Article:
One of the most interesting parts of my recent survey was, predictably, the comments. I learned some interesting things about readers’ habits and interests, and I’ll be working on some changes thanks to what you’ve told me.
I asked people what they would change about getting books and one of the comments really hit home:
No DRM. Absolutely none. If eBooks have DRM then I pirate them simply to have them without DRM.
I agree that DRM is a non-starter for me as well, though there are solutions other than piracy*. But what the heck is DRM, anyway?
DRM stands for Digital Rights Management, which is a way of locking digital goods. DRM is why most Kindle books can’t be read on a Kobo reader. The problem with DRM, of course, is exactly that: if I buy a book from the Sony Reader store, then decide I want to read that book on Stanza on my iPod, too bad for me. Even though it’s my book. I think this is not cool.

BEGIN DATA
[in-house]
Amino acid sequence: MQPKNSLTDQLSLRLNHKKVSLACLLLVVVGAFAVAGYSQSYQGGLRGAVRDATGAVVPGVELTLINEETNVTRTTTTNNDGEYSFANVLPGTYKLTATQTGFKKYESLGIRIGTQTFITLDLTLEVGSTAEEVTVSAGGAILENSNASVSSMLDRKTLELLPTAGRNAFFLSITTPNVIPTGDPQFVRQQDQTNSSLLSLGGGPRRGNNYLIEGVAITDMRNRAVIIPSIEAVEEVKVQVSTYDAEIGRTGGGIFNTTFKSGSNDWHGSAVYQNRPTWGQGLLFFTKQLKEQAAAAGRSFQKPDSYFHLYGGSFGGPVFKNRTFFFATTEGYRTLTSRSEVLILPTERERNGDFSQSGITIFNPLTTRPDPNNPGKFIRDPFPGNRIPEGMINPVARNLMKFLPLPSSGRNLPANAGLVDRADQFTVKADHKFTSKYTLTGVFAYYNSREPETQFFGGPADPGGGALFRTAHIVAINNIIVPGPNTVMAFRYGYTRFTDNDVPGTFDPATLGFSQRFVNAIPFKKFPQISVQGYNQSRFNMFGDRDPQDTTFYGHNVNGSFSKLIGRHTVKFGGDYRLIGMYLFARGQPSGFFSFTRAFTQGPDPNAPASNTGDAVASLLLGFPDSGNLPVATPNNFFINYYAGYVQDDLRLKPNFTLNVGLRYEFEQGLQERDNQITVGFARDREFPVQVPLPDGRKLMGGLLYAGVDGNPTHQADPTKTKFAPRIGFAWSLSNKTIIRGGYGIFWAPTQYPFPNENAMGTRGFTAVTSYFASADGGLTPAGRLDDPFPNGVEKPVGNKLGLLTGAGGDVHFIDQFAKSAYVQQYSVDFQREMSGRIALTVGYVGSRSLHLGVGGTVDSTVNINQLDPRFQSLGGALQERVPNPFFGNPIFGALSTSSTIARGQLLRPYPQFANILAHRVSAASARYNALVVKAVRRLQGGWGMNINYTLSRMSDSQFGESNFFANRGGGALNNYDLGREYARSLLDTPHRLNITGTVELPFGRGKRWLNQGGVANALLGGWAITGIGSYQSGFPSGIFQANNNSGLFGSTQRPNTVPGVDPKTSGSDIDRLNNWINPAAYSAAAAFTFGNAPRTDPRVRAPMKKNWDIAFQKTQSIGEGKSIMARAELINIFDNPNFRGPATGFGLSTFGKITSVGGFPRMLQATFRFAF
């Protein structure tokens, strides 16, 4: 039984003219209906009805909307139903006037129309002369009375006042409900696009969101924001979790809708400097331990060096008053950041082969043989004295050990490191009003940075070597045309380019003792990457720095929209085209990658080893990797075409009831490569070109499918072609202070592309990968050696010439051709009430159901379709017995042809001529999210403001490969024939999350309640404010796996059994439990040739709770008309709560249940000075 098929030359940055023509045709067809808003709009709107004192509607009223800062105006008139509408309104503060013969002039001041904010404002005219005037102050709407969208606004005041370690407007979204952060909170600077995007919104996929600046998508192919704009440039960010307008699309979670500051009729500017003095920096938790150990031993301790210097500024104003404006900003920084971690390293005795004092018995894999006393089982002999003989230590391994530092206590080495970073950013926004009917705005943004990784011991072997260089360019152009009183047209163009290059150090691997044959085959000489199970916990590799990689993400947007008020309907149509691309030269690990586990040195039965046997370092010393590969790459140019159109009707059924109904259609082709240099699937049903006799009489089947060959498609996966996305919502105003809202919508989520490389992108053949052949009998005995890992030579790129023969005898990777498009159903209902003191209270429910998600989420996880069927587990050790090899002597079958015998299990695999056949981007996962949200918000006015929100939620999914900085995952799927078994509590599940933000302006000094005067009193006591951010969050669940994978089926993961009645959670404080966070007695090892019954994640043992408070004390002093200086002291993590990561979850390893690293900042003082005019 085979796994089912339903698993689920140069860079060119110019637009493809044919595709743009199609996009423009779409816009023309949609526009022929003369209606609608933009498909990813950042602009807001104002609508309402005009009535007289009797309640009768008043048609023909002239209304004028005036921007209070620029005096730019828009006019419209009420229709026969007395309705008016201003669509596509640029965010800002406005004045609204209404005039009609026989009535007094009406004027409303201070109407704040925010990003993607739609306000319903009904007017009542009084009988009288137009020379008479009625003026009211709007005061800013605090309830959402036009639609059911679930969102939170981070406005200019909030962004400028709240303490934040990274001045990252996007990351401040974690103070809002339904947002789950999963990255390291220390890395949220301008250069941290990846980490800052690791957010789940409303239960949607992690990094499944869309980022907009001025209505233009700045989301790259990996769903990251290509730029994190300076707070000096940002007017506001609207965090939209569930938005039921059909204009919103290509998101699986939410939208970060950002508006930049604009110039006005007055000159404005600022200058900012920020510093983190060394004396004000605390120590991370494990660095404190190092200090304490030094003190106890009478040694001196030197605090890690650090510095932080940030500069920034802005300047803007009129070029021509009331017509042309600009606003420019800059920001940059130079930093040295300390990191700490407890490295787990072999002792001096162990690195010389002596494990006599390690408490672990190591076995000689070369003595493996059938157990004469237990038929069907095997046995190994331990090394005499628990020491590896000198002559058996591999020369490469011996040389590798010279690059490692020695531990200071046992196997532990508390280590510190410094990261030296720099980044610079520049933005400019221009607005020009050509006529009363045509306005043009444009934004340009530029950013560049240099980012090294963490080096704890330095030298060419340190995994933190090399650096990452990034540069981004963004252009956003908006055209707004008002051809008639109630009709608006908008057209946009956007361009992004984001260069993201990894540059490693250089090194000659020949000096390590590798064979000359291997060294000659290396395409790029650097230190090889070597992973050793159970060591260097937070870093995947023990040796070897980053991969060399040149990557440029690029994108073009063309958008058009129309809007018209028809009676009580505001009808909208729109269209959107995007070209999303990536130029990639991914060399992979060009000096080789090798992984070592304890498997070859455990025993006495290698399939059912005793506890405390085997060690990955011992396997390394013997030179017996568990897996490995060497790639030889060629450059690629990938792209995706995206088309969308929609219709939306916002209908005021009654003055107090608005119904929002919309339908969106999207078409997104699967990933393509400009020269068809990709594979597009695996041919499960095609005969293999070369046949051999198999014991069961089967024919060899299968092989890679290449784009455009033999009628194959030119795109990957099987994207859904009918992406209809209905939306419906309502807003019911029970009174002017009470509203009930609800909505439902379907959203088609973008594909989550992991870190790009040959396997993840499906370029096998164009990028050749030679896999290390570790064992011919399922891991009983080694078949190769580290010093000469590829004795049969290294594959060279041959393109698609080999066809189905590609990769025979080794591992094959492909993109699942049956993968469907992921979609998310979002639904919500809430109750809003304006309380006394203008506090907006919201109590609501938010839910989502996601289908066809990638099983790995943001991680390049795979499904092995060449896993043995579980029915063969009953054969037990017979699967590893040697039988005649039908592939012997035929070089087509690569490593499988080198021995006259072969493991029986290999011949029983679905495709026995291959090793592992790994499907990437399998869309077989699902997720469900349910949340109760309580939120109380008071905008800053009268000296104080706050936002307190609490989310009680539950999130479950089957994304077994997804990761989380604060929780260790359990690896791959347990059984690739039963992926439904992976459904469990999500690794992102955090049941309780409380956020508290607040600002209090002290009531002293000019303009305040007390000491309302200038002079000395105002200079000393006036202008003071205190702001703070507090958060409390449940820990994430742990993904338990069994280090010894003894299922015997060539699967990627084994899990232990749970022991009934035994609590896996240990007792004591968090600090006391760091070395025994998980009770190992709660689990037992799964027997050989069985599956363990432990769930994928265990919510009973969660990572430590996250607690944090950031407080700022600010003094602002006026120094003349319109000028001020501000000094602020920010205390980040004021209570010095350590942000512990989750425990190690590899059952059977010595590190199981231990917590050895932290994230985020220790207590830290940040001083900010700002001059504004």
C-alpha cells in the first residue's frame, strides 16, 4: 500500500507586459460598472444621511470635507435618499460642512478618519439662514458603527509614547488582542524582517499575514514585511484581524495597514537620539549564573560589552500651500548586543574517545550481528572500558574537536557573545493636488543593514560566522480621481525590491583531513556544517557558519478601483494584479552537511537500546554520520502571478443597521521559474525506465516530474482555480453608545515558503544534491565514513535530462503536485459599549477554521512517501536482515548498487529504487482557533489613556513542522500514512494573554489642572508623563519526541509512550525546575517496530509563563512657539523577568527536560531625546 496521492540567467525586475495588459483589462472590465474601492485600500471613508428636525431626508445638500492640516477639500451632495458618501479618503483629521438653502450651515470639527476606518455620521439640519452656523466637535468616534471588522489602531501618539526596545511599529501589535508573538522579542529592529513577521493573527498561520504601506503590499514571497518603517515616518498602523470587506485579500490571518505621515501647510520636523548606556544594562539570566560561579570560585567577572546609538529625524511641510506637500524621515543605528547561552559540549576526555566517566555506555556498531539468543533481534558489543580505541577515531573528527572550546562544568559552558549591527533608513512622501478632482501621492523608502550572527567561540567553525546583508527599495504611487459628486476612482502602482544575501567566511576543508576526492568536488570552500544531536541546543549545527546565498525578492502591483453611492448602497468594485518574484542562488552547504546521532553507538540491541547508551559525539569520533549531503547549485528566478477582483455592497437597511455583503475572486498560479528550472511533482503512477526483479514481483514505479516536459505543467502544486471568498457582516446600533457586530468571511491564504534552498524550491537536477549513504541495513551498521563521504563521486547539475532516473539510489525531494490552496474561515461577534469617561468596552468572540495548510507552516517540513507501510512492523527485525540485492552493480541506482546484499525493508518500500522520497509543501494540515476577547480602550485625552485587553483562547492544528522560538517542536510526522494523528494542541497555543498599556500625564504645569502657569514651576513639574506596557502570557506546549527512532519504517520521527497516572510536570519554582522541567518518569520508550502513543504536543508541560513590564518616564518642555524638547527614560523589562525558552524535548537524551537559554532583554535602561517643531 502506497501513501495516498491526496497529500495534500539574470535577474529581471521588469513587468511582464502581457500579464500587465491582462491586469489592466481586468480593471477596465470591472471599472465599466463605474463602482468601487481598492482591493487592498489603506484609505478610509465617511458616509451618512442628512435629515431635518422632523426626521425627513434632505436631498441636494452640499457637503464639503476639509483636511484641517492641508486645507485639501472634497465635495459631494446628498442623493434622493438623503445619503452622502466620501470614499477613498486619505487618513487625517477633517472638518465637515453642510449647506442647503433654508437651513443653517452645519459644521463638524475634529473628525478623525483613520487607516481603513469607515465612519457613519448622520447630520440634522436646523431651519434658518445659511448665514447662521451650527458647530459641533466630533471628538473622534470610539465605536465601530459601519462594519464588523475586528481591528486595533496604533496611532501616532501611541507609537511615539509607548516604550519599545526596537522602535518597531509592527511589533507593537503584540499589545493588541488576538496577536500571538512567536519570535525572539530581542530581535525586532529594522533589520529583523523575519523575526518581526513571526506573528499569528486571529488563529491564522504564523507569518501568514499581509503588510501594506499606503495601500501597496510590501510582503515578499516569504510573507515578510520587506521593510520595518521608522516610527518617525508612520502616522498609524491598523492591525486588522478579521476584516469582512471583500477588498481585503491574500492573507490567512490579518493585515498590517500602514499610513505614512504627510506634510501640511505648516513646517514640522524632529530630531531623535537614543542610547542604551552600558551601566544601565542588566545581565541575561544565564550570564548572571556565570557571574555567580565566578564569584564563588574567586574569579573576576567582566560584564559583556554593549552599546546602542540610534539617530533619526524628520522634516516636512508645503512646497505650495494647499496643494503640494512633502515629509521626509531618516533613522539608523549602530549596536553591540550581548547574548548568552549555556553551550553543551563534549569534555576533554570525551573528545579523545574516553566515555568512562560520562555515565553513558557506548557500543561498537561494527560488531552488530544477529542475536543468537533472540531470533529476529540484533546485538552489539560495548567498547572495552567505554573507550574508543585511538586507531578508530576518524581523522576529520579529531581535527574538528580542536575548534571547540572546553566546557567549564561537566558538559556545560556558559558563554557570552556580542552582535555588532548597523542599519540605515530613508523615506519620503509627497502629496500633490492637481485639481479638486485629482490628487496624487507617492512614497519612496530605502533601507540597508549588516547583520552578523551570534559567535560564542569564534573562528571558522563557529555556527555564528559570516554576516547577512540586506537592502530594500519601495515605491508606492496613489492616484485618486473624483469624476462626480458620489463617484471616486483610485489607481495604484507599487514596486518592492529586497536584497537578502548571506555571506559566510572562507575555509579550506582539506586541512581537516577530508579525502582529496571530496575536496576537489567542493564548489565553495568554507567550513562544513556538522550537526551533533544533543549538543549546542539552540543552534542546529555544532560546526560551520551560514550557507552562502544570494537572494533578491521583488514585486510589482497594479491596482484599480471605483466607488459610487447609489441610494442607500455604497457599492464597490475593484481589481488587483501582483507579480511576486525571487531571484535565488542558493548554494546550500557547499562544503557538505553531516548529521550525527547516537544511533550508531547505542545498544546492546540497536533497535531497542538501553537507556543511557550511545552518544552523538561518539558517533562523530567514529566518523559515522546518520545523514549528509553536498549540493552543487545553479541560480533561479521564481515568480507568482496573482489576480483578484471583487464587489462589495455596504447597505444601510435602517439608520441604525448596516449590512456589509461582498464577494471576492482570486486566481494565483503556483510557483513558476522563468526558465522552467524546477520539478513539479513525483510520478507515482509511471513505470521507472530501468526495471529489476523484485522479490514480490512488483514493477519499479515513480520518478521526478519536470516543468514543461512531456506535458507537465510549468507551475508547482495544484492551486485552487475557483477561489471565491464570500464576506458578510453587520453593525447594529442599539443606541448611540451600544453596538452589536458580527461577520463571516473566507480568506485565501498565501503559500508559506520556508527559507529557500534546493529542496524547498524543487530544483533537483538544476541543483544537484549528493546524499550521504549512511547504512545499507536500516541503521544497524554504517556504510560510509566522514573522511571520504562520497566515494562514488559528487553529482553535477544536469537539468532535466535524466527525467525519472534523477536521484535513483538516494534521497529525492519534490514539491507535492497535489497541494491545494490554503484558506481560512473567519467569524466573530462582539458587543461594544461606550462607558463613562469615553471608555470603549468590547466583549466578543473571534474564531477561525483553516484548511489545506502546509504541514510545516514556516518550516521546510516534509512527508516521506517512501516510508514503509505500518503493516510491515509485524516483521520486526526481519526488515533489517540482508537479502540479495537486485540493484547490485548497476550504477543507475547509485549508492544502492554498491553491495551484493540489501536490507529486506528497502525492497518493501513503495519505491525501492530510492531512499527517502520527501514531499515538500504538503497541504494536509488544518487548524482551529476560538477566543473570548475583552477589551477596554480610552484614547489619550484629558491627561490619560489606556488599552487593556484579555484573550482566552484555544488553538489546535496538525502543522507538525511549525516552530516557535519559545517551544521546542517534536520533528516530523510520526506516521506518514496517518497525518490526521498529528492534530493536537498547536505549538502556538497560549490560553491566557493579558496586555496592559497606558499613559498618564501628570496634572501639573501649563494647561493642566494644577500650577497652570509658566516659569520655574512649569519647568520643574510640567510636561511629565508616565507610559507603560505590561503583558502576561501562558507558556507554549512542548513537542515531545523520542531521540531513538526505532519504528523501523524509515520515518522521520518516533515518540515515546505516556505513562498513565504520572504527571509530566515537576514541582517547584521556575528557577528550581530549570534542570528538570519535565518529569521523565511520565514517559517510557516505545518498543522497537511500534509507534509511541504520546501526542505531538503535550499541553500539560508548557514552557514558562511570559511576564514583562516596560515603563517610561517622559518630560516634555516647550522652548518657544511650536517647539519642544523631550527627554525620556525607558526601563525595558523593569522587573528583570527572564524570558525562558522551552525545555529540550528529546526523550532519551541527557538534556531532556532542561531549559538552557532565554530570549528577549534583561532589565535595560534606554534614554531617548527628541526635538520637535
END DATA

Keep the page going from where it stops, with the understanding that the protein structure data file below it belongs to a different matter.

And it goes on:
Some books from the main ebookstores are sold without DRM and can be converted into other formats. Most, however, are locked unless you remove the DRM (be aware – doing this may be illegal in your country, even if you own the book and are converting it only for your personal use).
I believe that DRM makes digital goods less than fully functional, and I can’t in good conscience sell a defective product. I don’t want DRM in the books I buy, so I don’t sell books with DRM in them.
Yes, that means it’s possible for you to give your friend a copy of my book. Yes, that’s theoretically a lost sale for me. But it’s also a possible new reader. So, if you want to give one of my books to someone you think would like it, go ahead. That doesn’t mean uploading the files to P2P sites, but passing on a beloved book to a fellow reader is a long and wonderful tradition among book lovers.
* It’s possible to remove the DRM from most legally purchased ebooks. A google search leads to some good information. The open source ebook library software Calibre can help you convert DRM-free books from one format to another with one click.